Ph. I am sleeping. Don’t yell.
Pal. But you are awake.
Ph. No. I am sleeping the way I do. This is how I sleep!

Phae: tace.
Pal: quid, taceam? quin tu is dormitum?
Phae: dormio, ne occlamites.
Pal: tuquidem uigilas.
Phae: at meo more dormio: hic somnust mihi.

Image result for Ancient Roman Sleeping

Tell Me Ancient Sages: Should I Take a Nap?

Democritus D183 [(B212) Stob. 3.6.27]

“Sleeping in the day is a sign of trouble in the body or else anxiety, laziness or ignorance of the soul”

ἡμερήσιοι ὕπνοι σώματος ὄχλησιν ἢ ψυχῆς ἀδημοσύνην ἢ ἀργίην ἢ ἀπαιδευσίην σημαίνουσι.

 

But Cicero did it!

Cicero, De Divinatione 2. 142

“With the exception of that dream about Marius, I don’t remember any one clearly. How many of the nights during my long life have been useless! Now too, thanks to a break in my political work, I have stopped studying at night and I have added daytime napping—which I never used to do at all. But I am neither bothered by any dream in so much sleep—and certainly not concerning these great affairs, and nor do I ever think more to myself that must be dreaming when I actually see the magistrates in the forum and the senators in the senate.”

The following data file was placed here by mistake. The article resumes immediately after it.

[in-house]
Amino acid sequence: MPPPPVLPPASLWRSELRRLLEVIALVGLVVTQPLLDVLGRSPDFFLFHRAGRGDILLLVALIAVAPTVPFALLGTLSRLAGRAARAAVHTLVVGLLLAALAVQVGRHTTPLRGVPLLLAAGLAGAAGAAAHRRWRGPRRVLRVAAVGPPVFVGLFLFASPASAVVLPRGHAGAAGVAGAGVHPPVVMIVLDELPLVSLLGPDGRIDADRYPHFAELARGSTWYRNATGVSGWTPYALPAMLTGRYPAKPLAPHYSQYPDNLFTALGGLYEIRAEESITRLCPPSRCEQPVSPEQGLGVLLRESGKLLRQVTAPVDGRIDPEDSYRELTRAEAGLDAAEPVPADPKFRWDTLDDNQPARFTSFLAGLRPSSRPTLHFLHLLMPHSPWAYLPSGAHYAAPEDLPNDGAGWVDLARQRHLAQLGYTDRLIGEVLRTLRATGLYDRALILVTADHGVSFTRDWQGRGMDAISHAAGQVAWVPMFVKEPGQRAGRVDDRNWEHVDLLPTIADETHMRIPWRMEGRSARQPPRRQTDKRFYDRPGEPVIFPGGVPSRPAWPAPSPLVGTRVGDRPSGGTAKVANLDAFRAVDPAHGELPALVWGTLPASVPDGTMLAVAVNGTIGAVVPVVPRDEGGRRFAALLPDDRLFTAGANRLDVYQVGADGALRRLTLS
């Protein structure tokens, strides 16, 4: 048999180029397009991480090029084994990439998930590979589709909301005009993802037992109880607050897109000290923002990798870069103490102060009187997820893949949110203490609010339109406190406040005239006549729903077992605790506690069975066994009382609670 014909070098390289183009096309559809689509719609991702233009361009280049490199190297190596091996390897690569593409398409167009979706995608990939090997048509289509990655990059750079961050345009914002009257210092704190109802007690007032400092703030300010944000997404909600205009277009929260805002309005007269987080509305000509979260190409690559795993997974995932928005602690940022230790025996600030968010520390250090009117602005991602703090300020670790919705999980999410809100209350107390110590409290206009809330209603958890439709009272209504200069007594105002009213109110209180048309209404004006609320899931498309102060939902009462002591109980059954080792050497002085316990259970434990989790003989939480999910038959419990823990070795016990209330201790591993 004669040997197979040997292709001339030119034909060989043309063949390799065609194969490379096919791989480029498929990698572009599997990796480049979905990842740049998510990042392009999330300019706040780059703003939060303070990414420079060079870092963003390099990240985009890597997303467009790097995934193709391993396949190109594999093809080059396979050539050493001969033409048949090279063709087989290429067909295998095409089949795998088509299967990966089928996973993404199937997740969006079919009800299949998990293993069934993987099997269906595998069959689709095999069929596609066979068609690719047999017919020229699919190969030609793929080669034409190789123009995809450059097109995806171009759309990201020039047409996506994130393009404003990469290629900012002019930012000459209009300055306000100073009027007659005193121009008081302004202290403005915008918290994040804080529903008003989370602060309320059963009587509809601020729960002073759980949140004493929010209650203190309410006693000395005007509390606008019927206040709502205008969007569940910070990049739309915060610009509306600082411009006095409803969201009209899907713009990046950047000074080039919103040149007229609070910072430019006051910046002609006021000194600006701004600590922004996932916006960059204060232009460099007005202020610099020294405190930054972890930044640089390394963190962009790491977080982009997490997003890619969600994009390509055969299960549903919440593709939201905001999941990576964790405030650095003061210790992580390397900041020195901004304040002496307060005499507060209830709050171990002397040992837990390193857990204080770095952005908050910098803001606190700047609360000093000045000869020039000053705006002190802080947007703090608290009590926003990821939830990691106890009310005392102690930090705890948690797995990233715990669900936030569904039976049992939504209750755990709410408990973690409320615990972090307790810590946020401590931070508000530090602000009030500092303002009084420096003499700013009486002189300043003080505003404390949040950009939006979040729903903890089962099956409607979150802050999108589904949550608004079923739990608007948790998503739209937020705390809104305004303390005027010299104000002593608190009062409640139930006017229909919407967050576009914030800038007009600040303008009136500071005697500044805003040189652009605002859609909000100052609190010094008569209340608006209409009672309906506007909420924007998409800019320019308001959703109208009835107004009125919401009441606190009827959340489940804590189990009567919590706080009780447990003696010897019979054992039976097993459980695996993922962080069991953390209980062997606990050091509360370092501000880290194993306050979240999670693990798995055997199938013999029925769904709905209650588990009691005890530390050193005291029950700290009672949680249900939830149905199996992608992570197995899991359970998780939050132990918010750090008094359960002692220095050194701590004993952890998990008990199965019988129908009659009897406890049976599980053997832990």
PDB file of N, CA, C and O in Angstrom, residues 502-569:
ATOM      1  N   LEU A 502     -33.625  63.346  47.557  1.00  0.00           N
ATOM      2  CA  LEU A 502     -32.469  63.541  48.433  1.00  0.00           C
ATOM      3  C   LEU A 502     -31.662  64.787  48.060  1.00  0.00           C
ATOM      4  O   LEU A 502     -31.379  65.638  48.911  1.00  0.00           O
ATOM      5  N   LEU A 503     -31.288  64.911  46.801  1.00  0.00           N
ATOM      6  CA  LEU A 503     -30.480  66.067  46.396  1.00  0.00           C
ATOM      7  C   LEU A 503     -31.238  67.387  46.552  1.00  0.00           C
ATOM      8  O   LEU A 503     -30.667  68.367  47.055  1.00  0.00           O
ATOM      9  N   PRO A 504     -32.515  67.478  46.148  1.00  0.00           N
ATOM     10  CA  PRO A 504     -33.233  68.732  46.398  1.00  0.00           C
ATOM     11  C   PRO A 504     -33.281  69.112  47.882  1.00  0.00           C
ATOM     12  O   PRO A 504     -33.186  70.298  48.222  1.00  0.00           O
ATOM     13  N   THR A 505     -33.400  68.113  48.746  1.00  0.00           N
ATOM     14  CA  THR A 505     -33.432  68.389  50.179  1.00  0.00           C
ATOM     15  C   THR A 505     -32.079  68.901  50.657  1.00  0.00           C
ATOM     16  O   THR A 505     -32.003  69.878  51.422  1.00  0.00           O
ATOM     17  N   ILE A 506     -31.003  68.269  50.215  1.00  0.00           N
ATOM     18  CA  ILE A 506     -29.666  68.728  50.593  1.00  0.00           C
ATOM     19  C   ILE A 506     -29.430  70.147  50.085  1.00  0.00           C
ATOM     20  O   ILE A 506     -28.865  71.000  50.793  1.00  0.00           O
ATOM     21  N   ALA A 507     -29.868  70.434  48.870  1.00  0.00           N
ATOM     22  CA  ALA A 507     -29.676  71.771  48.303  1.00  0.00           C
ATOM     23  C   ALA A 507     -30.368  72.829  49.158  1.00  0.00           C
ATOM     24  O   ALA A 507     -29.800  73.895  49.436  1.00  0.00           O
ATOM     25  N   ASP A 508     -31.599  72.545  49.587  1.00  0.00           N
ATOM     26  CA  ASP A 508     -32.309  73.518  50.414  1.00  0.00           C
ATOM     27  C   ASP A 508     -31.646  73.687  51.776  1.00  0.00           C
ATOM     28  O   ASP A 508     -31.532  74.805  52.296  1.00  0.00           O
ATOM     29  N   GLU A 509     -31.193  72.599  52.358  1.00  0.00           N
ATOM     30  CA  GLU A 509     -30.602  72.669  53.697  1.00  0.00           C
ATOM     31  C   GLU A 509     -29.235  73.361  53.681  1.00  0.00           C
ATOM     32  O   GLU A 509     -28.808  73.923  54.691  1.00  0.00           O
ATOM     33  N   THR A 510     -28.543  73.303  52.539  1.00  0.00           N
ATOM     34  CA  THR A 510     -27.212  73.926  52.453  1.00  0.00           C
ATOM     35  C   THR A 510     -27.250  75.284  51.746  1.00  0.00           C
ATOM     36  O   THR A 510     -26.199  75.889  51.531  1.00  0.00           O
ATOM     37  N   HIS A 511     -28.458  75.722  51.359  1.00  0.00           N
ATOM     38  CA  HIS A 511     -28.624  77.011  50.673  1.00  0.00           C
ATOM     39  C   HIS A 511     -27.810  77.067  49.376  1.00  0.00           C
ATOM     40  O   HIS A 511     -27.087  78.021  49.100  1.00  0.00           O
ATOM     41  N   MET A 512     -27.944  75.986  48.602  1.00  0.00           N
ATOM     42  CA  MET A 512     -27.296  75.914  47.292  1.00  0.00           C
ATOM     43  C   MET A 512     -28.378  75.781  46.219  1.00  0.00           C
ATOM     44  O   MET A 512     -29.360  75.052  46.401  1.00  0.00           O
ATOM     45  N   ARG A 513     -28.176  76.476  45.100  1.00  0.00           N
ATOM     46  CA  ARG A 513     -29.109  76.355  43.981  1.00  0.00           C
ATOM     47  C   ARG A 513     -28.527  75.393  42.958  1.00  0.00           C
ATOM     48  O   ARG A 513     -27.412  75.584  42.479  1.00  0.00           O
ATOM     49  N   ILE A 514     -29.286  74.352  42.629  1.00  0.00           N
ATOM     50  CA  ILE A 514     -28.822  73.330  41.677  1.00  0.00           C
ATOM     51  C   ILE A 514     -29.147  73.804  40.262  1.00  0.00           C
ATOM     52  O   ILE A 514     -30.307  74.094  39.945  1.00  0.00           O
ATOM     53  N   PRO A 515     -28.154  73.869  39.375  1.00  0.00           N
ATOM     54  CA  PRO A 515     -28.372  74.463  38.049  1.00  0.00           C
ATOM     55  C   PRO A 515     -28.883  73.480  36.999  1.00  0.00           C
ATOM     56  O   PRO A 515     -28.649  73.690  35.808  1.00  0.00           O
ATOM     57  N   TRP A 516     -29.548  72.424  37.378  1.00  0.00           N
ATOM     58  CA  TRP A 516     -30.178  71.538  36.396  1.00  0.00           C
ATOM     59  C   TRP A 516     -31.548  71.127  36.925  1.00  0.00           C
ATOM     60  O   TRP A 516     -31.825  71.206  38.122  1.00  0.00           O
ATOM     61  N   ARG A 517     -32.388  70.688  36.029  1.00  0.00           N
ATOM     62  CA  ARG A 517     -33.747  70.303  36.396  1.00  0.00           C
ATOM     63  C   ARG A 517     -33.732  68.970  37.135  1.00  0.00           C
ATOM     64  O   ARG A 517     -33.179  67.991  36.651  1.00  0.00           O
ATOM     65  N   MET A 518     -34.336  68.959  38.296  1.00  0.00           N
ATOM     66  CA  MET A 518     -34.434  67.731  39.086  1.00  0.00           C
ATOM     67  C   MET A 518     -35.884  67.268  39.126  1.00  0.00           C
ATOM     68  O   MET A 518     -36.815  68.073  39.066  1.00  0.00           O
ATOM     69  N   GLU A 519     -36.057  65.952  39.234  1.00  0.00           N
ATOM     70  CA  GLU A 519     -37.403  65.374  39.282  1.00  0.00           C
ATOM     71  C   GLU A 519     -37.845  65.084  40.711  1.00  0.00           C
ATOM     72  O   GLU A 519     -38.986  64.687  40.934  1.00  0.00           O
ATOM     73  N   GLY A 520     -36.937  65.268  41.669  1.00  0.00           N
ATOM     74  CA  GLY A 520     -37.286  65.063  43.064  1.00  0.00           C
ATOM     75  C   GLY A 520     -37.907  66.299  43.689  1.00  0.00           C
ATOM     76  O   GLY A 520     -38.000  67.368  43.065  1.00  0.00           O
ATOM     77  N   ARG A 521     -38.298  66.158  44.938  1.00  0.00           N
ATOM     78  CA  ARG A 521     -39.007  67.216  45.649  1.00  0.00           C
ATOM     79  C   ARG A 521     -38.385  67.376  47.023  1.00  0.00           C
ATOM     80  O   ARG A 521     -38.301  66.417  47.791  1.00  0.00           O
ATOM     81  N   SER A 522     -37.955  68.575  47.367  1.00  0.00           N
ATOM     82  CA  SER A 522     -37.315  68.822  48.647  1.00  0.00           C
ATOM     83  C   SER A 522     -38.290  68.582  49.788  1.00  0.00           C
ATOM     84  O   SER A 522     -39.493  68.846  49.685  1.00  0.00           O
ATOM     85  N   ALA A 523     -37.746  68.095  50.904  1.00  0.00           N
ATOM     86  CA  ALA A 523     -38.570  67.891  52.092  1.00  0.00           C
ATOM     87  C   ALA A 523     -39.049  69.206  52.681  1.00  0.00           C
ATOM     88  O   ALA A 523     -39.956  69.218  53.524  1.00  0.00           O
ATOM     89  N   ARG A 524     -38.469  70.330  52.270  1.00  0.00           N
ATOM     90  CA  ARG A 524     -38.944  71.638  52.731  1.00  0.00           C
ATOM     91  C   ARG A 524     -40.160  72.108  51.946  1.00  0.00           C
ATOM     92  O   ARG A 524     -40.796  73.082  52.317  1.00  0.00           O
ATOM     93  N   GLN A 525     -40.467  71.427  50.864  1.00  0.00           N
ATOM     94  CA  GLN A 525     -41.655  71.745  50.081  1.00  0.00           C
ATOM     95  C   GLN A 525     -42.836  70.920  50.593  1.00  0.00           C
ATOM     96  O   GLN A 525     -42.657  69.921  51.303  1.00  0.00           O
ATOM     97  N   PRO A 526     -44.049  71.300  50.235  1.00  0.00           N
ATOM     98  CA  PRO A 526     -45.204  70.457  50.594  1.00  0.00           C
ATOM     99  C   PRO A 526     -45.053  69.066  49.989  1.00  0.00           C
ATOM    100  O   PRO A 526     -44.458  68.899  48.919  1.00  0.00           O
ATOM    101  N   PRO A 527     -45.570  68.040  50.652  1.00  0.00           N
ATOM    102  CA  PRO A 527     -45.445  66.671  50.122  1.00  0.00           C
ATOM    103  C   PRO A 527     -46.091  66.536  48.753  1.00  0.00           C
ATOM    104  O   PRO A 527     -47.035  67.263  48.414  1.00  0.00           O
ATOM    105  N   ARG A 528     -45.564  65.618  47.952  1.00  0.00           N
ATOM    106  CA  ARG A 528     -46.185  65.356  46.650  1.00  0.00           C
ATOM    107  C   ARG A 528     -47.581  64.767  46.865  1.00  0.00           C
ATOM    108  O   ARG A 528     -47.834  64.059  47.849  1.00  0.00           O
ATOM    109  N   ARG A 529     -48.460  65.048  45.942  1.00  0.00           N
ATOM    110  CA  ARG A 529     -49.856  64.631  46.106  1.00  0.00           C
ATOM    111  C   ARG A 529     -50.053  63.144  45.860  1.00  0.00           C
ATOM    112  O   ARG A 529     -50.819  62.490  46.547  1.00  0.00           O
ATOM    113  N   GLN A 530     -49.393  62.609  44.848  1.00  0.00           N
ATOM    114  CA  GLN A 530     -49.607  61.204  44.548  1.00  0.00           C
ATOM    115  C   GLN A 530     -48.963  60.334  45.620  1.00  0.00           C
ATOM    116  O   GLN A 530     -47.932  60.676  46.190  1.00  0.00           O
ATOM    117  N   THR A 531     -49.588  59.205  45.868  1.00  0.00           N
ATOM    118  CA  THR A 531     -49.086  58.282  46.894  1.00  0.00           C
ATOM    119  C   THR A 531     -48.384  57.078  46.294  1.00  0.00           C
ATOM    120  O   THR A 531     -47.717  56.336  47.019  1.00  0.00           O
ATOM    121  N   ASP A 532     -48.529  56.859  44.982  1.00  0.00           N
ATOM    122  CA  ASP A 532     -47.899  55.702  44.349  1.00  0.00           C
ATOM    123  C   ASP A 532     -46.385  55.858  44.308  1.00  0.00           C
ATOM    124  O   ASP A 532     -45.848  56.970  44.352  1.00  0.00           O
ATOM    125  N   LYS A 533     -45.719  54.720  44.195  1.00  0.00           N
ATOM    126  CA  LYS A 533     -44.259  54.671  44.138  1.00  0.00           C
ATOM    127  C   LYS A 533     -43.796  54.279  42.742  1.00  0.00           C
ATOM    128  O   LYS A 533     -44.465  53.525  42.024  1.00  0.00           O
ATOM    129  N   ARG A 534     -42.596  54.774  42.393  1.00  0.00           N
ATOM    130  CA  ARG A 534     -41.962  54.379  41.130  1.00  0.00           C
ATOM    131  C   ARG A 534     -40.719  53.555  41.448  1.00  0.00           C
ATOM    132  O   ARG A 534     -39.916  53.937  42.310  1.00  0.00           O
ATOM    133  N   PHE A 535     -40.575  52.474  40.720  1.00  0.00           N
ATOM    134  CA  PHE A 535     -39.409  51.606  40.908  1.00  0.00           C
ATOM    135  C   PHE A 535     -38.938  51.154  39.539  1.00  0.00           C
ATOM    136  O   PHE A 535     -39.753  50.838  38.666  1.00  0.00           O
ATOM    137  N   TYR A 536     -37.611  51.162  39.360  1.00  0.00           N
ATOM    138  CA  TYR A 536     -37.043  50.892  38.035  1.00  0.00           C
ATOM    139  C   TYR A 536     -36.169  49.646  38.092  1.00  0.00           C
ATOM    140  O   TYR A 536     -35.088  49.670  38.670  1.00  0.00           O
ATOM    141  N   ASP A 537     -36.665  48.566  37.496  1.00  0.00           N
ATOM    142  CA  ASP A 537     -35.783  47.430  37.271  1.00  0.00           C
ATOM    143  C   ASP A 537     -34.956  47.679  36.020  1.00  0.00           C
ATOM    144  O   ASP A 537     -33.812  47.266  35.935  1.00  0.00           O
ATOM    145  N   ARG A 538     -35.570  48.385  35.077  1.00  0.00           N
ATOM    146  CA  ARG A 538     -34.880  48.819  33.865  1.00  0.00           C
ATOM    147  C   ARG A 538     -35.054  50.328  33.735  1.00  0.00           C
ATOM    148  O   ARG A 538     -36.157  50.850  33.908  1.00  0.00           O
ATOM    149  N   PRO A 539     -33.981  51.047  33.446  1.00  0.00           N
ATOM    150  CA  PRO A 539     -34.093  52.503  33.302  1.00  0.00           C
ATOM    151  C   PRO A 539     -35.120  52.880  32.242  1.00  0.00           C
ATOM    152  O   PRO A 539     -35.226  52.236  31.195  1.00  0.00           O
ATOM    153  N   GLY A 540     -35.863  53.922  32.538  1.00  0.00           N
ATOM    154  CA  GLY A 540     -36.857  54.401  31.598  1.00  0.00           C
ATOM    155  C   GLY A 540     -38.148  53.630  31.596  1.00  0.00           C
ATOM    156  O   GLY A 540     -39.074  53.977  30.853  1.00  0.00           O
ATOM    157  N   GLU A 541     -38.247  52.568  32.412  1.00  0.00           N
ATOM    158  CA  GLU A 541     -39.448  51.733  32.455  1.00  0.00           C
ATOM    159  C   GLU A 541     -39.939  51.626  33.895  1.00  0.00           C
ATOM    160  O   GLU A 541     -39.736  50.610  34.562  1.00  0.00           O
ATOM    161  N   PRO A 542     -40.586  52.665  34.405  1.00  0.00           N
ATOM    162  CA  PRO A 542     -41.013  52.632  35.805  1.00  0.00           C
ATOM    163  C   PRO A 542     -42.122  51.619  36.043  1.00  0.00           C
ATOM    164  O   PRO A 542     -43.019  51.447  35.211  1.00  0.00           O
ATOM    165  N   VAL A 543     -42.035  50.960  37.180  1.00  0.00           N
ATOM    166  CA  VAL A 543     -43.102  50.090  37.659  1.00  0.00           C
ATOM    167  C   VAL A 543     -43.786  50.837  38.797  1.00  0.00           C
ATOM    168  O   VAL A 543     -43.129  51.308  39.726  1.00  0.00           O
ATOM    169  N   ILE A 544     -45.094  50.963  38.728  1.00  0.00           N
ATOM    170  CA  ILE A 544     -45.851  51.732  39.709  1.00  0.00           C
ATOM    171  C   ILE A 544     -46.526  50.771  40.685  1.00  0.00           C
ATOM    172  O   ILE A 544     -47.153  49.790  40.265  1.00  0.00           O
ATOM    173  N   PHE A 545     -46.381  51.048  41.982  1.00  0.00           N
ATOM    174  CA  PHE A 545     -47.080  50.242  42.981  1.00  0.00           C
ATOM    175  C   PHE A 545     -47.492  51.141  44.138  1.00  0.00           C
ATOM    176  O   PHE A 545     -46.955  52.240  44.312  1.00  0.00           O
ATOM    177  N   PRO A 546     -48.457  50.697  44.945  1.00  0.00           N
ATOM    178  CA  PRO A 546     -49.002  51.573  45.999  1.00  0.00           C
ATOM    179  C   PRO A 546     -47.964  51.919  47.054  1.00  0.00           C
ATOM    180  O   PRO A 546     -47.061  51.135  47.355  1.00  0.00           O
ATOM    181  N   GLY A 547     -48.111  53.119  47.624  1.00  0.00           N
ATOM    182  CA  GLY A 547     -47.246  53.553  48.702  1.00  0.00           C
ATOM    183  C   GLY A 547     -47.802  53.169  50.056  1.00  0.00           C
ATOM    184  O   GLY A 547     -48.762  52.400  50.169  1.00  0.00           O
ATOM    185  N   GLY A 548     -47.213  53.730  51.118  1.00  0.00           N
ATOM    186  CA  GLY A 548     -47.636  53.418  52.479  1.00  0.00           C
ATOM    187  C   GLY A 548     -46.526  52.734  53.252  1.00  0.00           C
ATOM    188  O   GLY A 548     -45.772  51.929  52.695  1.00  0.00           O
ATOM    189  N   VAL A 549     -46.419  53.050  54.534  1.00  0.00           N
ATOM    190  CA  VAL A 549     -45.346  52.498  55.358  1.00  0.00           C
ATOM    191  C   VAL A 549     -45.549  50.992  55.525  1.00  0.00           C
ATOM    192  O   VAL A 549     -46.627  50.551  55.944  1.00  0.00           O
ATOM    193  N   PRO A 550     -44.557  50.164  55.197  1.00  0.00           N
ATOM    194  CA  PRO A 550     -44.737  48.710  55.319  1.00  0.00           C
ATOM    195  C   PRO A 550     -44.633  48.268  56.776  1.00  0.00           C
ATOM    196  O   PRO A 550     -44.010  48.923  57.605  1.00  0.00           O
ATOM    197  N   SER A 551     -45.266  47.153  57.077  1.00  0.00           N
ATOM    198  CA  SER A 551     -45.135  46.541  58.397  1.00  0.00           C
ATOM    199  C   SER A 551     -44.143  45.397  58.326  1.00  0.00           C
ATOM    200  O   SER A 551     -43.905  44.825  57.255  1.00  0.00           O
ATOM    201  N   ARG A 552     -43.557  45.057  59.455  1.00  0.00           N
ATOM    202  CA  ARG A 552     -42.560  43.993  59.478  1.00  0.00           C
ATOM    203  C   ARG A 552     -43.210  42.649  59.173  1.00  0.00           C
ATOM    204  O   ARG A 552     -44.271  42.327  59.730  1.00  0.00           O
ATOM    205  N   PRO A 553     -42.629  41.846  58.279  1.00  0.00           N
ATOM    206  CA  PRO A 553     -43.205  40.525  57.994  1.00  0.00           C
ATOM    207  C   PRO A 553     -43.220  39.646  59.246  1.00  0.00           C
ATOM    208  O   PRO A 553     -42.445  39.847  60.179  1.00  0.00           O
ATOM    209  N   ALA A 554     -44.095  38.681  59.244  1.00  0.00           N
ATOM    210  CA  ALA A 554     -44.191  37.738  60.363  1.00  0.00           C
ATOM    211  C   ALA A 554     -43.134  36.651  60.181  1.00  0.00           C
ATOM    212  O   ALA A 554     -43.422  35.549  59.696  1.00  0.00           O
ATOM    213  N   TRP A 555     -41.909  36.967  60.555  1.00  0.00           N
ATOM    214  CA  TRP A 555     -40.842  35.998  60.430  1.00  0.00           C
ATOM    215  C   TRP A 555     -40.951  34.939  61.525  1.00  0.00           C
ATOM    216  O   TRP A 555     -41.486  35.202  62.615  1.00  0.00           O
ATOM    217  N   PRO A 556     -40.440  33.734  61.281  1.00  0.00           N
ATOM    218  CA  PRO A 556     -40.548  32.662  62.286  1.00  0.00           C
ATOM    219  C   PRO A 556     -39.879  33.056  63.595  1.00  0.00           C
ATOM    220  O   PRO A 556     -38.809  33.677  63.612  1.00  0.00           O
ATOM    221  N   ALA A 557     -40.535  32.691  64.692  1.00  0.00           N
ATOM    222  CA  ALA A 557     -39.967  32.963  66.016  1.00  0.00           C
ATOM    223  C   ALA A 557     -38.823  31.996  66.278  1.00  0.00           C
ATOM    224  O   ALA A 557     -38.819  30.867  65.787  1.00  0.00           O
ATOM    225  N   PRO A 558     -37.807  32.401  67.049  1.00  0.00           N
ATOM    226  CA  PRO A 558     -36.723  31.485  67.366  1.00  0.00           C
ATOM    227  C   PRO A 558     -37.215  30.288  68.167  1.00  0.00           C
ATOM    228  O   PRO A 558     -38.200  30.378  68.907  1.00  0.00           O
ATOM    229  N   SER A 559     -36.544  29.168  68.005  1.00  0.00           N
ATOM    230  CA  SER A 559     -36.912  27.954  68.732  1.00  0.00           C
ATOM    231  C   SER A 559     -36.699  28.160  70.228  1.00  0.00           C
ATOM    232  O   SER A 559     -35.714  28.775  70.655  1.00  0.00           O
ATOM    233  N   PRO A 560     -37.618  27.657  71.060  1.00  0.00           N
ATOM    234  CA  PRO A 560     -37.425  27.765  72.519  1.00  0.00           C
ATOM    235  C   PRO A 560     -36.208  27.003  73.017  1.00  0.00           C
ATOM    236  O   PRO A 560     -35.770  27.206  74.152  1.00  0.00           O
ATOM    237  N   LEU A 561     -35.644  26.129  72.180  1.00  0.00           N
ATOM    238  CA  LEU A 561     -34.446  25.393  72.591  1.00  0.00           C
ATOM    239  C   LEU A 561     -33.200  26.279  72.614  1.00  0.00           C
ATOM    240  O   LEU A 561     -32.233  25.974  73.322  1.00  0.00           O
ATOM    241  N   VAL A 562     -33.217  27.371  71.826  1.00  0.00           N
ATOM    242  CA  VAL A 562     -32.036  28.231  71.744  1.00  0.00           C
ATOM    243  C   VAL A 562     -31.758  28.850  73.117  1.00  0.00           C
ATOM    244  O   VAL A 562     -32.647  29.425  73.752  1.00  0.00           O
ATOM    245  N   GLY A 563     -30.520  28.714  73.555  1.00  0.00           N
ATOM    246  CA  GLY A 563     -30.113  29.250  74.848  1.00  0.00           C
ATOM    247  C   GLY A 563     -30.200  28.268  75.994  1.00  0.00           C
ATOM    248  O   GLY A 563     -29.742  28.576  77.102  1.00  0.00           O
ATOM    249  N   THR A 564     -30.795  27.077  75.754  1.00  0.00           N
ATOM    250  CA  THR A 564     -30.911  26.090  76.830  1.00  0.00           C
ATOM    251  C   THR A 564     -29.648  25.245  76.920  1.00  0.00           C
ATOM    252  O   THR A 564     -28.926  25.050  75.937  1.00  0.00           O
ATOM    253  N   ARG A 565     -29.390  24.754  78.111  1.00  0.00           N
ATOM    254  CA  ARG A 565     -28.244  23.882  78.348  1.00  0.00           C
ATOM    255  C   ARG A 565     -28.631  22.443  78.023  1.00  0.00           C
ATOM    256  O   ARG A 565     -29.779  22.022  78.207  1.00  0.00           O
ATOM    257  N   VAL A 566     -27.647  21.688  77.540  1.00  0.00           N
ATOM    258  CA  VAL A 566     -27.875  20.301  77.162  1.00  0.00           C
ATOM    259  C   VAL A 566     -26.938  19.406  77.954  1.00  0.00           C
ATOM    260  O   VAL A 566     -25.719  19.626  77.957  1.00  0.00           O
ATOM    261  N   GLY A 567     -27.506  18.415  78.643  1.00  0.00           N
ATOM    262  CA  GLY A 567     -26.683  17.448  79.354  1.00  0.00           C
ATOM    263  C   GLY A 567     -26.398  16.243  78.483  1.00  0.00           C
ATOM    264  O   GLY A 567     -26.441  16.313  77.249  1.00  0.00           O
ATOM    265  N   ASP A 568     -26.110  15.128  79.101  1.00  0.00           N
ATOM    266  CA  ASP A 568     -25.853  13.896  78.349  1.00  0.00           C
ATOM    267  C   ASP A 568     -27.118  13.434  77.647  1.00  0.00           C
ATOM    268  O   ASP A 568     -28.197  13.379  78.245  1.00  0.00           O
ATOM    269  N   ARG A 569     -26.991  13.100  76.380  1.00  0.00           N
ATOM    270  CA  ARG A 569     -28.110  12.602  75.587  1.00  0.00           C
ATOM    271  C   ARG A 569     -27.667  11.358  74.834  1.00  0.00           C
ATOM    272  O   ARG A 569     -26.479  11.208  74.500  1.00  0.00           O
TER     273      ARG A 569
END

Mihi quidem praeter hoc Marianum nihil sane, quod meminerim. Frustra igitur consumptae tot noctes tam longa in aetate! Nunc quidem propter intermissionem forensis operae et lucubrationes detraxi et meridiationes addidi, quibus uti antea non solebam, nec tam multum dormiens ullo somnio sum admonitus, tantis praesertim de rebus, nec mihi magis umquam videor, quam cum aut in foro magistratus aut in curia senatum video, somniare.

Theocritus, Epigram 19

“Be bold and sit down—if you want, take a nap”

θαρσέων καθίζευ, κἢν θέλῃς ἀπόβριξον

Philostratus, Heroicus 16

“For he happened to be sleeping there at midday…”

ὁ μὲν γὰρ ἔτυχε καθεύδων μεσημβρίας ἐνταῦθα

 

Warning…

Apuleius, Metamorphoses 4.27